— Good thing there’s no gauge that measures “buzz quotient.” If there were, Jets rookie quarterback Mark Sanchez would have blown it by now.
But what concrete impact does “buzz” have? Has Sanchez increased season ticket sales, personal seat license purchases, ad sales on Jets-related programming? And did the Jets – who are opening a new stadium in 2010 – have an eye on the bottom line in taking the draft’s most charismatic player at the game’s most visible position?
Answering the second part of that question first, the Jets say there’s no link between their trading up on draft day to take Sanchez with the fifth pick and their need to sell tickets.
Matt Higgins, the team’s Senior VP of Business Operations, said the bottom line for the team has nothing to do with the business bottom line.
“There is interest and Mark has brought excitement, but that only goes so far,” said Higgins.
Jets owner Woody Johnson was asked last week what role Sanchez’ marketability had on the team’s decision to draft him. “There's no link,” he said. “There’s no consideration for anything else other than how they’re going to perform on the field.”
As for the first part of the question – how much of a business bump has Sanchez brought – the Jets indicated it was too early to tell how much impact the former USC star has had, but Higgins did note that, web traffic “increased dramatically.” In addition, Sanchez’ jersey – No. 6, by the way – is the No, 1 selling jersey out of all this year’s picks. And it’s selling at a more rapid pace than last year’s hottest shirt, the Raiders Darren McFadden.
The selection of Sanchez has also swung the spotlight onto Gang Green at a time of year when the Yankees and Mets are dominating the back pages of the New York tabloids. The media swarm for the Jets rookie mini-camp at the team’s facility in Florham Park, New Jersey was notably bigger than in past years. And the coverage was more breathless.
Steve Bonsignore, a Senior VP specializing in marketing at global PR firm Cohn and Wolfe, noticed. And he couldn’t help wondering if more was afoot than the quarterbacking ability of Sanchez.
“There was an interesting feel leading into and right after the draft,” said Bonsignore, a “diehard” Jets fan who works in New York. “There was a little sentiment in business circles and I think with savvy fans that it feels like (last summer’s signing of Brett) Favre all over again. There was a sentiment (wondering), ‘Is this a move for the betterment of the franchise in terms of being a Super Bowl contender or from a business perspective because (there was no star power on the roster).”
Now, said Bonsignore, public opinion seems to have shifted. Sanchez’ football ability – not his marketing cache – led to his drafting.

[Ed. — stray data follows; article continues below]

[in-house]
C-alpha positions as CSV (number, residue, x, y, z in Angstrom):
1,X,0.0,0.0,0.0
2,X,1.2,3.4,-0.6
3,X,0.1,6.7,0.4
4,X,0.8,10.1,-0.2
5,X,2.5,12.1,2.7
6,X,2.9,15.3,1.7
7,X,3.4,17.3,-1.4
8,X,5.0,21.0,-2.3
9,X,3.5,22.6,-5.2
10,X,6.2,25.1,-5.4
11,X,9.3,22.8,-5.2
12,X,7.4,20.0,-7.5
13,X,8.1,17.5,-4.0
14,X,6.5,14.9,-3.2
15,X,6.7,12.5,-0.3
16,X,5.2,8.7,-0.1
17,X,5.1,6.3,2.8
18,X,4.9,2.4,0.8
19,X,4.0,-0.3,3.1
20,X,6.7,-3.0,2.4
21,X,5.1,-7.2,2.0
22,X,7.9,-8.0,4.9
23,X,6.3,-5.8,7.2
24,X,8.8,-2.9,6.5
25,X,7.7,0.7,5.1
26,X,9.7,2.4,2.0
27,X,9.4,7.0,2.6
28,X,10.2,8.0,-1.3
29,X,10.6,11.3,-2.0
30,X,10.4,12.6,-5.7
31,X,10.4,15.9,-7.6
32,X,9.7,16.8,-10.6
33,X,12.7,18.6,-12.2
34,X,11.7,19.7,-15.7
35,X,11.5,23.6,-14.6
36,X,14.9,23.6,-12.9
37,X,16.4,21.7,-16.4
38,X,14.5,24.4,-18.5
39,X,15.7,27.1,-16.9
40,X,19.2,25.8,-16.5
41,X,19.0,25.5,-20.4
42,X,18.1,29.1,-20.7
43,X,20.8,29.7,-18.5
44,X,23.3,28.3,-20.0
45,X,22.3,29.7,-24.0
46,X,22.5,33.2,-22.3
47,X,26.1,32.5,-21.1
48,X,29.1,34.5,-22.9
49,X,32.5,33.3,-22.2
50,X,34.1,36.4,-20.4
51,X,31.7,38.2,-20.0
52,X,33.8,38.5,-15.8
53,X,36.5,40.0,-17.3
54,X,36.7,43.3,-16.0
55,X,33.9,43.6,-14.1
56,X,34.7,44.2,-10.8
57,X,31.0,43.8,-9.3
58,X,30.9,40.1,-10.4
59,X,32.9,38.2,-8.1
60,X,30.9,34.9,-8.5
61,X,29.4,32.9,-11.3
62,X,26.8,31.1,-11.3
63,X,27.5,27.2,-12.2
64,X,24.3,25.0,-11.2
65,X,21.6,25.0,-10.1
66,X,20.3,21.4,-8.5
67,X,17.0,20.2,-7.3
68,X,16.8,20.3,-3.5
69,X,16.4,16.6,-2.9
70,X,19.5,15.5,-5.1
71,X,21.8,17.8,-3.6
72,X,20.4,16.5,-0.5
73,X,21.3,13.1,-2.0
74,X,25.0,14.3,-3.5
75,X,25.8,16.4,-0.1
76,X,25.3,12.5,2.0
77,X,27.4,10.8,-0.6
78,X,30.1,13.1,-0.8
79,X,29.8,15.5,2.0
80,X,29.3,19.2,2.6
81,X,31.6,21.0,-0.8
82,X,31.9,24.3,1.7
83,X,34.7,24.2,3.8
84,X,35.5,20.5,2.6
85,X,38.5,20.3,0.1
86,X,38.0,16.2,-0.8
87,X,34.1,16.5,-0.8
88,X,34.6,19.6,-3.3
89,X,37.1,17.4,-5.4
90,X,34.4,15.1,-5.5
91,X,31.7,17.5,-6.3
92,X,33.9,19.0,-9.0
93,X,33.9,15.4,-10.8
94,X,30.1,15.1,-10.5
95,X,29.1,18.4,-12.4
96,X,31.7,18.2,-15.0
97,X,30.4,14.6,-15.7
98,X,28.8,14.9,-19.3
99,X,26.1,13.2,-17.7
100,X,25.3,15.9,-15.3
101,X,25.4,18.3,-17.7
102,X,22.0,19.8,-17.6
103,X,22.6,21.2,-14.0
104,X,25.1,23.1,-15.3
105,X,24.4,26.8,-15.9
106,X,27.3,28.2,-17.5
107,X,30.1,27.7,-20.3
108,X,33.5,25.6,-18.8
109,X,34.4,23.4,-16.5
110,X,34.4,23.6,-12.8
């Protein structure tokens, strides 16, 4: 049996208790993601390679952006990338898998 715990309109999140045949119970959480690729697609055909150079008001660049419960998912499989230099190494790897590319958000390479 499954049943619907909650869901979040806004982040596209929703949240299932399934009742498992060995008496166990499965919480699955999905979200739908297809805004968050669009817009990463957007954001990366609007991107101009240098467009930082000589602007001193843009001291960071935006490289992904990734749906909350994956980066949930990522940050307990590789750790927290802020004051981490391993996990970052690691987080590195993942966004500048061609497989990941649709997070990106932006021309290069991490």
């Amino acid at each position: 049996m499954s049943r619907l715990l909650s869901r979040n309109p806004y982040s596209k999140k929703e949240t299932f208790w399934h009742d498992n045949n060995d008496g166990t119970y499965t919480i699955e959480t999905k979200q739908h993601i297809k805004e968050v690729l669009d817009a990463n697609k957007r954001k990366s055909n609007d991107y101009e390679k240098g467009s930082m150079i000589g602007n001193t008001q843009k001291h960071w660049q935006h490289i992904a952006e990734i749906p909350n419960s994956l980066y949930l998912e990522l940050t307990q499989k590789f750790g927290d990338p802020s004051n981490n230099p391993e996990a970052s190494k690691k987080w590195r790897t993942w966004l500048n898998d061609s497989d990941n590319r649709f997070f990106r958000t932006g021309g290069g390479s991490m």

“Based on the way (head coach) Rex Ryan has been interacting and his comments about (Sanchez’ burgeoning potential) the tide seems to be turning,” said Bonsignore. “They are coaching the personnel as opposed to Woody twittering about things. What Ryan is saying about how well Sanchez leads and looks on the field gives validity to his being a franchise quarterback for fans. And oh, by the way, he may also be a great marketing asset who can bring in the Hispanic community and has great poise.”
Bonsignore noted that, while disappointing days for Sanchez are inevitable, he seems well equipped to deal with them.
“How he deals with adversity in the media will go a long way,” he explained. “When you look at someone like Sanchez who seems at ease in front of the camera and engaged and enthusiastic, there’s a sense of competence that exudes. We’ll have to see how he reacts after that (poor) game but there is a sense of resiliency, a sense of ‘I can take it.’ ”
Compared to his Giants counterpart, Eli Manning, Sanchez may have an easier college to pro transition in New York because of his self-assuredness.
“With Sanchez, you get the feeling of a guy who’s saying with his personality and body language, ‘I’m glad I’m here and I’m ready for whatever the city throws at me.’ With Eli, the way he carried himself in adversity – shoulders down, morose – created a perception about his own feeling about his ability to lead that team. Eli is not the guy who looks like he’ll put his hand through the wall because he threw three picks. With Sanchez, there’s that confidence. But it’s easy to do that at this point. Who doesn’t look great at rookie camp?”
Higgins echoes that, saying, “All the great things about Mark’s personality only goes so far. Winning takes care of the rest and it’s important nothing gets in the way of that.”